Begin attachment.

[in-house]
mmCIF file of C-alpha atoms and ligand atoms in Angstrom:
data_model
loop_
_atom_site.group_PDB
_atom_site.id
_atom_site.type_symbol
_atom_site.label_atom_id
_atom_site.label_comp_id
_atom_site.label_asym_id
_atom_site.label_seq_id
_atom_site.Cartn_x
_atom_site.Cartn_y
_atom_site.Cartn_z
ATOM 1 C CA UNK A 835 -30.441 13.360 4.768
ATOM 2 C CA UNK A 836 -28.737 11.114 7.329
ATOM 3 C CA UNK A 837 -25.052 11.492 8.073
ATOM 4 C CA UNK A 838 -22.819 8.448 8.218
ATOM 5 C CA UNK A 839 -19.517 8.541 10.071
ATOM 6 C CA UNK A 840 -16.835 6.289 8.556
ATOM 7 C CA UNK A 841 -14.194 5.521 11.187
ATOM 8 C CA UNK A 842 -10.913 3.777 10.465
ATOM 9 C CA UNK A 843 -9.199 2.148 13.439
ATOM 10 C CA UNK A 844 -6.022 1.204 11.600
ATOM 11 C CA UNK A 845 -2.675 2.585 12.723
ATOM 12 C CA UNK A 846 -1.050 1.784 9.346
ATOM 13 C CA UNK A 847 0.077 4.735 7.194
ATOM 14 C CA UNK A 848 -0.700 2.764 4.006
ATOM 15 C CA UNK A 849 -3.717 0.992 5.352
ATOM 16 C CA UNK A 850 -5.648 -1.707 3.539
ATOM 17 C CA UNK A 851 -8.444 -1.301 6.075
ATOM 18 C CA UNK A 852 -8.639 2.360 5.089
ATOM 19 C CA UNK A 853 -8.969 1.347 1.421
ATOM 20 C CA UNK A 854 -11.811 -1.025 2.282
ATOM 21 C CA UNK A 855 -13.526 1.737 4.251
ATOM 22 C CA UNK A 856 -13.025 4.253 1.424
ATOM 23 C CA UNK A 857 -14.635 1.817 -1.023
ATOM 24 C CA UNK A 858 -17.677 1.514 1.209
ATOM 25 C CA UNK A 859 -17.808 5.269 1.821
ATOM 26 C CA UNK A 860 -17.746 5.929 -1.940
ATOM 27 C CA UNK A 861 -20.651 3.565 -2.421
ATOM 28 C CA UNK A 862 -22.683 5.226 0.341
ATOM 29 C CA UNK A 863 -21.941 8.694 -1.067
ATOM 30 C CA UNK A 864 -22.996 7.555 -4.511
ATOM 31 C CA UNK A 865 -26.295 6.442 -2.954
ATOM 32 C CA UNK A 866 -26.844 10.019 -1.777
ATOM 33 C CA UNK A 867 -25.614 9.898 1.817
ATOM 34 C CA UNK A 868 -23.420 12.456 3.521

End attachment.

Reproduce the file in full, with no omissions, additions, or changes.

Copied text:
[in-house]
mmCIF file of C-alpha atoms and ligand atoms in Angstrom:
data_model
loop_
_atom_site.group_PDB
_atom_site.id
_atom_site.type_symbol
_atom_site.label_atom_id
_atom_site.label_comp_id
_atom_site.label_asym_id
_atom_site.label_seq_id
_atom_site.Cartn_x
_atom_site.Cartn_y
_atom_site.Cartn_z
ATOM 1 C CA UNK A 835 -30.441 13.360 4.768
ATOM 2 C CA UNK A 836 -28.737 11.114 7.329
ATOM 3 C CA UNK A 837 -25.052 11.492 8.073
ATOM 4 C CA UNK A 838 -22.819 8.448 8.218
ATOM 5 C CA UNK A 839 -19.517 8.541 10.071
ATOM 6 C CA UNK A 840 -16.835 6.289 8.556
ATOM 7 C CA UNK A 841 -14.194 5.521 11.187
ATOM 8 C CA UNK A 842 -10.913 3.777 10.465
ATOM 9 C CA UNK A 843 -9.199 2.148 13.439
ATOM 10 C CA UNK A 844 -6.022 1.204 11.600
ATOM 11 C CA UNK A 845 -2.675 2.585 12.723
ATOM 12 C CA UNK A 846 -1.050 1.784 9.346
ATOM 13 C CA UNK A 847 0.077 4.735 7.194
ATOM 14 C CA UNK A 848 -0.700 2.764 4.006
ATOM 15 C CA UNK A 849 -3.717 0.992 5.352
ATOM 16 C CA UNK A 850 -5.648 -1.707 3.539
ATOM 17 C CA UNK A 851 -8.444 -1.301 6.075
ATOM 18 C CA UNK A 852 -8.639 2.360 5.089
ATOM 19 C CA UNK A 853 -8.969 1.347 1.421
ATOM 20 C CA UNK A 854 -11.811 -1.025 2.282
ATOM 21 C CA UNK A 855 -13.526 1.737 4.251
ATOM 22 C CA UNK A 856 -13.025 4.253 1.424
ATOM 23 C CA UNK A 857 -14.635 1.817 -1.023
ATOM 24 C CA UNK A 858 -17.677 1.514 1.209
ATOM 25 C CA UNK A 859 -17.808 5.269 1.821
ATOM 26 C CA UNK A 860 -17.746 5.929 -1.940
ATOM 27 C CA UNK A 861 -20.651 3.565 -2.421
ATOM 28 C CA UNK A 862 -22.683 5.226 0.341
ATOM 29 C CA UNK A 863 -21.941 8.694 -1.067
ATOM 30 C CA UNK A 864 -22.996 7.555 -4.511
ATOM 31 C CA UNK A 865 -26.295 6.442 -2.954
ATOM 32 C CA UNK A 866 -26.844 10.019 -1.777
ATOM 33 C CA UNK A 867 -25.614 9.898 1.817
ATOM 34 C CA UNK A 868 -23.420 12.456 3.521